Arthroscopic foot and ankle surgery

David Redfern

Arthroscopy or keyhole surgery is an essential tool in the treatment of sports injuries and arthritis in joints. We asked David Redfern, an orthopaedic surgeon who specialises in foot and ankle problems, to tell us more.

What exactly is keyhole surgery?

“Keyhole surgery allows surgeons to carry out procedures in a joint without having to make large incisions to gain access and see what is going on. The joint is visualised using a tiny fibre optic camera – less than 0.5cm in diameter – which is inserted through very small incisions called portals. The surgeon can then see inside the joint on a high definition screen in the operating theatre. Miniature instruments are then introduced into the joint through another keyhole or portal. These highly specialised instruments are powered and operated by the surgeon using a foot pedal. A high level of surgical skill is needed to operate in three dimensions guided by a two dimensional image on the screen.”

How long has keyhole surgery been carried out?

“A very basic form of “keyhole” surgery can be traced back to about 1800, but it did not progress very much until the invention of the small light bulb 100 years later. But it was really in the 1980’s with the development of miniaturised technology and more recently, fibre optics, that the door has truly been opened on this highly specialised type of surgery.”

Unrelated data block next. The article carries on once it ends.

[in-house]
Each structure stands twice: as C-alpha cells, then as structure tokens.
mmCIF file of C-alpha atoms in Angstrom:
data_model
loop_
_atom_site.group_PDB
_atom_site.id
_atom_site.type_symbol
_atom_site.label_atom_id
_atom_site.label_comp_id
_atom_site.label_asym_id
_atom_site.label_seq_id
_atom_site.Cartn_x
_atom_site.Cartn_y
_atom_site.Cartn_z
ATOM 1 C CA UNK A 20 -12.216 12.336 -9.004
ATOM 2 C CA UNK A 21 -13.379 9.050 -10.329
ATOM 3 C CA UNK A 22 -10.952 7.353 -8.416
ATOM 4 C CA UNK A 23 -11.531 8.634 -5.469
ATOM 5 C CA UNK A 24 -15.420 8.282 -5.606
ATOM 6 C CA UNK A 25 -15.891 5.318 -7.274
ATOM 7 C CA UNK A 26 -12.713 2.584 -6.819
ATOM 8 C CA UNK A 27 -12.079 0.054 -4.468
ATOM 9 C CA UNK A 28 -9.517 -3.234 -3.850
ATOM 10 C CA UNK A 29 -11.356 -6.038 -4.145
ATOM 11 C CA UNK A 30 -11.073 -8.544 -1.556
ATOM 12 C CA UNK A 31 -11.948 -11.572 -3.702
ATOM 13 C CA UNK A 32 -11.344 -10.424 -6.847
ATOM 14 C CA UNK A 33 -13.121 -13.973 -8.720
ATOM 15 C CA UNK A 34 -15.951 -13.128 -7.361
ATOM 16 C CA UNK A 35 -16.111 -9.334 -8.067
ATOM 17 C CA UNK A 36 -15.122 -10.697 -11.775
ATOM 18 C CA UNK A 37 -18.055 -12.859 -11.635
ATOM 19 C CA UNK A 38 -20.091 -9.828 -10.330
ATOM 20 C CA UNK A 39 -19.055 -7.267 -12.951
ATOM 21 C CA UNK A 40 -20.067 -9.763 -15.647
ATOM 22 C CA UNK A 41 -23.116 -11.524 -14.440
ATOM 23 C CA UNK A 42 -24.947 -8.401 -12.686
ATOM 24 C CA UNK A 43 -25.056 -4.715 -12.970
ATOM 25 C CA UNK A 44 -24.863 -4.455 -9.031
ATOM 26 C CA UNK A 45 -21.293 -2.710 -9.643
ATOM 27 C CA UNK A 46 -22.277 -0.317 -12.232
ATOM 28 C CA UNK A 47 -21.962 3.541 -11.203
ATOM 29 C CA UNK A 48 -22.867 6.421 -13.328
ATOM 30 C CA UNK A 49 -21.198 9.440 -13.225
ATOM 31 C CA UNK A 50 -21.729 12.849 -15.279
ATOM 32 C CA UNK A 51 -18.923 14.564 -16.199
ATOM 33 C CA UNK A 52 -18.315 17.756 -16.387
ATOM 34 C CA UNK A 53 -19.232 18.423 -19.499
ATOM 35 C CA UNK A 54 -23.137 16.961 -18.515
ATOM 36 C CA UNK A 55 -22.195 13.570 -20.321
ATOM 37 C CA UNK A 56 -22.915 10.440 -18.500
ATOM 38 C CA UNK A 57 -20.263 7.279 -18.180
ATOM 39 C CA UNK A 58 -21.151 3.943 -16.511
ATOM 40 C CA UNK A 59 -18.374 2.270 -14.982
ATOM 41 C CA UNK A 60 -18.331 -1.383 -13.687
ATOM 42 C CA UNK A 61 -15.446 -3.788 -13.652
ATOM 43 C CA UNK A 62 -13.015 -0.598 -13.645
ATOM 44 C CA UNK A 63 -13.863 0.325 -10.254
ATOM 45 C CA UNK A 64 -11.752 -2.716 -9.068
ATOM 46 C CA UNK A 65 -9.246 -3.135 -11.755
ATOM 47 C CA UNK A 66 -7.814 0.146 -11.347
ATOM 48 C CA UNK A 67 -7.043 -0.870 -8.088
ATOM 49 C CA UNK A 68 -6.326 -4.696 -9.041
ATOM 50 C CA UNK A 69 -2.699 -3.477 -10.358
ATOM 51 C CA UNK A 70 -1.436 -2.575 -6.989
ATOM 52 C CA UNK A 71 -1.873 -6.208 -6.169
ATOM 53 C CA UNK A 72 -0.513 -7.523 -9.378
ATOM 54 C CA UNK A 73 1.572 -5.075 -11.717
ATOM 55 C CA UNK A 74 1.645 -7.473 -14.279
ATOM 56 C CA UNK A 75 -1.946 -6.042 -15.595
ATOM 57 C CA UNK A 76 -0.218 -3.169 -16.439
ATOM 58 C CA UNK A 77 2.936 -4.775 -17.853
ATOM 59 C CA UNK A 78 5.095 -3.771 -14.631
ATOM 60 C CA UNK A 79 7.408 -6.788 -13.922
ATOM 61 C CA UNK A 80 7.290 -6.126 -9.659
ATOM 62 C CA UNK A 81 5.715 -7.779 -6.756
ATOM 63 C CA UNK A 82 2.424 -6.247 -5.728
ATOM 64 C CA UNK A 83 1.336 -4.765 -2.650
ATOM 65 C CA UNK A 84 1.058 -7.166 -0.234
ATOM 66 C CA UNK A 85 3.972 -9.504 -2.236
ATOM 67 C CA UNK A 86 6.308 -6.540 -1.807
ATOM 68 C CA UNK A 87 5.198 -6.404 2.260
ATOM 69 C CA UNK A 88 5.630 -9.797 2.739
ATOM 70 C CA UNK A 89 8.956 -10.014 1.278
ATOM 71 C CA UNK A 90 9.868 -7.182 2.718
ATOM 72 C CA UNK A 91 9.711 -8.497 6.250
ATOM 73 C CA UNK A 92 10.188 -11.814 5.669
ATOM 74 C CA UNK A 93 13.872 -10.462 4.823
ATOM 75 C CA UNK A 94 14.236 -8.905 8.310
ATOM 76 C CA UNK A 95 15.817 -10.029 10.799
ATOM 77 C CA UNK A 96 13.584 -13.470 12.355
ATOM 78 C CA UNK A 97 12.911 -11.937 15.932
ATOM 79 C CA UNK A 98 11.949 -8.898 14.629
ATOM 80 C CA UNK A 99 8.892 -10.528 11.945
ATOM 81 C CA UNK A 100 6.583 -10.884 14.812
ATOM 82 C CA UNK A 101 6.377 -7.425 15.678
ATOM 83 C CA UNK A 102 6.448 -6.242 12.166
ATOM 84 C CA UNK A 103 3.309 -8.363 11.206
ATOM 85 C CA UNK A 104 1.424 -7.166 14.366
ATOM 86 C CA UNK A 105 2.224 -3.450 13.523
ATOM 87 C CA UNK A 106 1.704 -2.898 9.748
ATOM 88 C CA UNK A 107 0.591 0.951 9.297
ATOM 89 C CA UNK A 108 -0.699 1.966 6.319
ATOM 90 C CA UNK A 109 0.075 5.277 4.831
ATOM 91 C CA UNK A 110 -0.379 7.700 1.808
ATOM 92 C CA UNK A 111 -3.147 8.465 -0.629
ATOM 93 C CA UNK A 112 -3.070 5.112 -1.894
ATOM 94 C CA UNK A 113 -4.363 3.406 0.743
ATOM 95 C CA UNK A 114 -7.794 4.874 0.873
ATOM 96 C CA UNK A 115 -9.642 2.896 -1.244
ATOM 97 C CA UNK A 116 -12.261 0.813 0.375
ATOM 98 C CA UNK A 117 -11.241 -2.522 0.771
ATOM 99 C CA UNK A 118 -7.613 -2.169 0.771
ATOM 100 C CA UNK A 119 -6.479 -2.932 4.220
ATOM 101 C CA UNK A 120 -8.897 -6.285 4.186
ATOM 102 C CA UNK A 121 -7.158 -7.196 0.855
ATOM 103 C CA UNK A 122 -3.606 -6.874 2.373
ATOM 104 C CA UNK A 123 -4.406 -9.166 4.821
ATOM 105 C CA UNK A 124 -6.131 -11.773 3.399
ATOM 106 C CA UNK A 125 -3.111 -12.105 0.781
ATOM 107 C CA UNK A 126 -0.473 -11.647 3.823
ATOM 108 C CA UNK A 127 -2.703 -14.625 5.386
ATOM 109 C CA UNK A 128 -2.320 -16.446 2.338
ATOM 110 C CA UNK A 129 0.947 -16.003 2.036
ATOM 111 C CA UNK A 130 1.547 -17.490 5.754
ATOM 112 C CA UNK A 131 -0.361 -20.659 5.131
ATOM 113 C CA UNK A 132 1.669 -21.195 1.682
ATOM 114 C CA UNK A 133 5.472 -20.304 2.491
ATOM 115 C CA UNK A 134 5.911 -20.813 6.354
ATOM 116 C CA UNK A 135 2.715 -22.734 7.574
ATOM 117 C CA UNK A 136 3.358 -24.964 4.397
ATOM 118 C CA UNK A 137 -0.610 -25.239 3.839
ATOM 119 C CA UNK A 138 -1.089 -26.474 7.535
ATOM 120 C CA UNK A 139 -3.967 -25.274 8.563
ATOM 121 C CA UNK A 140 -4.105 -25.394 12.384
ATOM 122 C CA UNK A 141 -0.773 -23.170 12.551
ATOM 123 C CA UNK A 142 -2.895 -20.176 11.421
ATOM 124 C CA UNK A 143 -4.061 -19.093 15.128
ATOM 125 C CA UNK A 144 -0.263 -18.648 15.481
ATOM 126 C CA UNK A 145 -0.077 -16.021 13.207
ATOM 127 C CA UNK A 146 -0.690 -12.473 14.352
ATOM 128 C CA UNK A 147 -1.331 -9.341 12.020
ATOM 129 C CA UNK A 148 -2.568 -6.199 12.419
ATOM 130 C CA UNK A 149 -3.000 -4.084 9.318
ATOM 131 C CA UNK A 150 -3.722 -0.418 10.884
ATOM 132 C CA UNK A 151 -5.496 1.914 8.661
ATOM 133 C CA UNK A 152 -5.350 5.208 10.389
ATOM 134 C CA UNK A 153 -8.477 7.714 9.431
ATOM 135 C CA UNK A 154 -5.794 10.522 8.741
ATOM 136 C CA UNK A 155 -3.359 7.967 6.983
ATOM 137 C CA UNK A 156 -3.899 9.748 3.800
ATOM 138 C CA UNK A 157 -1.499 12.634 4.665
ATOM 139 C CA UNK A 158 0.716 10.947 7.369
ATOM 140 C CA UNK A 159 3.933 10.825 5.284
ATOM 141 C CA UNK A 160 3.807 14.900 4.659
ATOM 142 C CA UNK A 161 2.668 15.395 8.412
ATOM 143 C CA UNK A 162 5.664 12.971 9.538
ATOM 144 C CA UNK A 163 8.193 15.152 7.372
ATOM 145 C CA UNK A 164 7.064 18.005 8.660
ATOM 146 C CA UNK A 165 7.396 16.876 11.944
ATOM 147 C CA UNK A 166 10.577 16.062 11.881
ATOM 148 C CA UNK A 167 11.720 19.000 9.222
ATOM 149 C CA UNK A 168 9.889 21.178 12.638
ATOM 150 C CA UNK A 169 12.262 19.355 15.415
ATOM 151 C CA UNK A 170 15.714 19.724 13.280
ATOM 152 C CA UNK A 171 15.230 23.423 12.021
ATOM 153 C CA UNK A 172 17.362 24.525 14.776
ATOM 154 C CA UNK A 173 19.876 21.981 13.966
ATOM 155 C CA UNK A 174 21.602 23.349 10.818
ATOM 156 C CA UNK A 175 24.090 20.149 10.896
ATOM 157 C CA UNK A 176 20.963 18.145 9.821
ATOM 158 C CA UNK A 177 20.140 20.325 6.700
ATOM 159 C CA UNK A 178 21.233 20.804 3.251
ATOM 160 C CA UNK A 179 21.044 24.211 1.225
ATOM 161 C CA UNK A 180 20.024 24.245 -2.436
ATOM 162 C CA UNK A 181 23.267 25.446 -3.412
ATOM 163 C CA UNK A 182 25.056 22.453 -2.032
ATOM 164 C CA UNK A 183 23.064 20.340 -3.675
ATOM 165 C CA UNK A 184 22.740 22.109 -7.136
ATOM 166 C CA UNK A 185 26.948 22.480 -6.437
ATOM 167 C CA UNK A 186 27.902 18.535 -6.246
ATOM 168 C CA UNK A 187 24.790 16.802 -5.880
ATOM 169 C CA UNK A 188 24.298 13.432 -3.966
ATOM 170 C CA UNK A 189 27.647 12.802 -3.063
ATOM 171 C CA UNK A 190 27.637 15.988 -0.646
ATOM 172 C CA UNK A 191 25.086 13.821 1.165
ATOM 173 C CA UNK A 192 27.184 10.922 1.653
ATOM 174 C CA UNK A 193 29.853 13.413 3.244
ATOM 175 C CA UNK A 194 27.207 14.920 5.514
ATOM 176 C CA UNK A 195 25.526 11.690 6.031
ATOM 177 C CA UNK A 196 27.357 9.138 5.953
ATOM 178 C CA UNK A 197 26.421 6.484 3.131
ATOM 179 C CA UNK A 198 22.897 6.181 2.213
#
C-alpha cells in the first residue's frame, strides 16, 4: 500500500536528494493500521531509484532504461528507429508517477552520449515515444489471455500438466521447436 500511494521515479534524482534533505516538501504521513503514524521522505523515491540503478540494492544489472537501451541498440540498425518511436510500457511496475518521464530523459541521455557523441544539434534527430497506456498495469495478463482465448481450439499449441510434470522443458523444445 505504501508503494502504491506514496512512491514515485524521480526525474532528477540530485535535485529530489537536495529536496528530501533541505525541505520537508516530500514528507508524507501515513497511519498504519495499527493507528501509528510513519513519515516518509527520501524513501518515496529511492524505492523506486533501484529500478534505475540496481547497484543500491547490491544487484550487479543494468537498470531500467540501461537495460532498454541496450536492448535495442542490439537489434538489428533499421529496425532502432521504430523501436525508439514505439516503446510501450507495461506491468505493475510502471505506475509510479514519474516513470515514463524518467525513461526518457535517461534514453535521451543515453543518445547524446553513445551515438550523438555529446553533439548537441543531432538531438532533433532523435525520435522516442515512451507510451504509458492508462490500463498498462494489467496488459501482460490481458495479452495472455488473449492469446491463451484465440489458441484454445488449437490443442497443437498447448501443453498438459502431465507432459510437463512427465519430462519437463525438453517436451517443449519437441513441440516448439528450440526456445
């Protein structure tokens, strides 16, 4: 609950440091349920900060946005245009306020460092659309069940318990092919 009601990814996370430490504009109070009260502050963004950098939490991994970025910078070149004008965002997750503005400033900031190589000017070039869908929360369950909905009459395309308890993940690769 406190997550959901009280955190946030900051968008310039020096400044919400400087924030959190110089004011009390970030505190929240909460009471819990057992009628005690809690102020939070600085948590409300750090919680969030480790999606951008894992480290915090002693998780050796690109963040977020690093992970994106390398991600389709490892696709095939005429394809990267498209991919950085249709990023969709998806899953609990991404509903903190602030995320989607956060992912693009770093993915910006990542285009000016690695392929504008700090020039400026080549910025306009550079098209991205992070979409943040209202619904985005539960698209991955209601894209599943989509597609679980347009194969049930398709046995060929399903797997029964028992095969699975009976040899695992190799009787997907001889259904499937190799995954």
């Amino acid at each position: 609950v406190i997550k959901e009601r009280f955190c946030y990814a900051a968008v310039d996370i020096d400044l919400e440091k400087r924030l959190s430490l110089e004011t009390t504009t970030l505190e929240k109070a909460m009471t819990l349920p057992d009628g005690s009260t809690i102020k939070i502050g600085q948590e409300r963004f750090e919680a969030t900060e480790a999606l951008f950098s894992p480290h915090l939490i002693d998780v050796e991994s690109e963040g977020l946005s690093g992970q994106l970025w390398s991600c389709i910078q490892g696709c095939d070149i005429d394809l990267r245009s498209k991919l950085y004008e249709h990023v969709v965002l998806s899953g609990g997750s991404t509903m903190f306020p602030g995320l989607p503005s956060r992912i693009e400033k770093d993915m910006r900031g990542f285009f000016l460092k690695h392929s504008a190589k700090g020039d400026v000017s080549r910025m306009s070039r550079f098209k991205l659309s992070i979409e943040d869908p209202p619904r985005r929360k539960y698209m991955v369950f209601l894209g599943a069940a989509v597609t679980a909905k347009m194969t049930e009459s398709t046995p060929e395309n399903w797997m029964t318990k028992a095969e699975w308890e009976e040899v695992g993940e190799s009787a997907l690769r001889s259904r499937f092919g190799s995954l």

What conditions can be treated with keyhole surgery?

“Keyhole surgery can be performed for a wide variety of problems, from operations on cartilage and inflamed or scarred joint lining to major joint reconstruction and fusion. Even tendons can now be accessed using this technique. Arthroscopy of the ankle is often performed for chronic ankle problems following a sprain or injury.”

What are the benefits of keyhole surgery?

“Because keyhole surgery is less invasive, only a very small area of the body is cut into and needs to heal. This means that patients will recover a lot quicker and will be able to bear weight on the affected foot sooner than they would after open surgery. There are usually less post operative complications and less scarring. Patients do not need to stay so long in hospital – in fact most keyhole procedures can be performed as day cases.”

Are sports injuries treated by keyhole surgery?

“Indeed they are – in fact it’s often better to treat sports injuries using keyhole techniques where possible, as it usually means an earlier recovery and return to sport, as well as fewer and less frequent complications. Magnetic Resonance Imaging (MRI) has become a very useful tool to help diagnose sports injuries and to plan any surgery. After the operation, the patient is usually allowed to walk on the operated foot immediately and is often able to return to training and sports after two weeks depending upon the type of surgery performed.”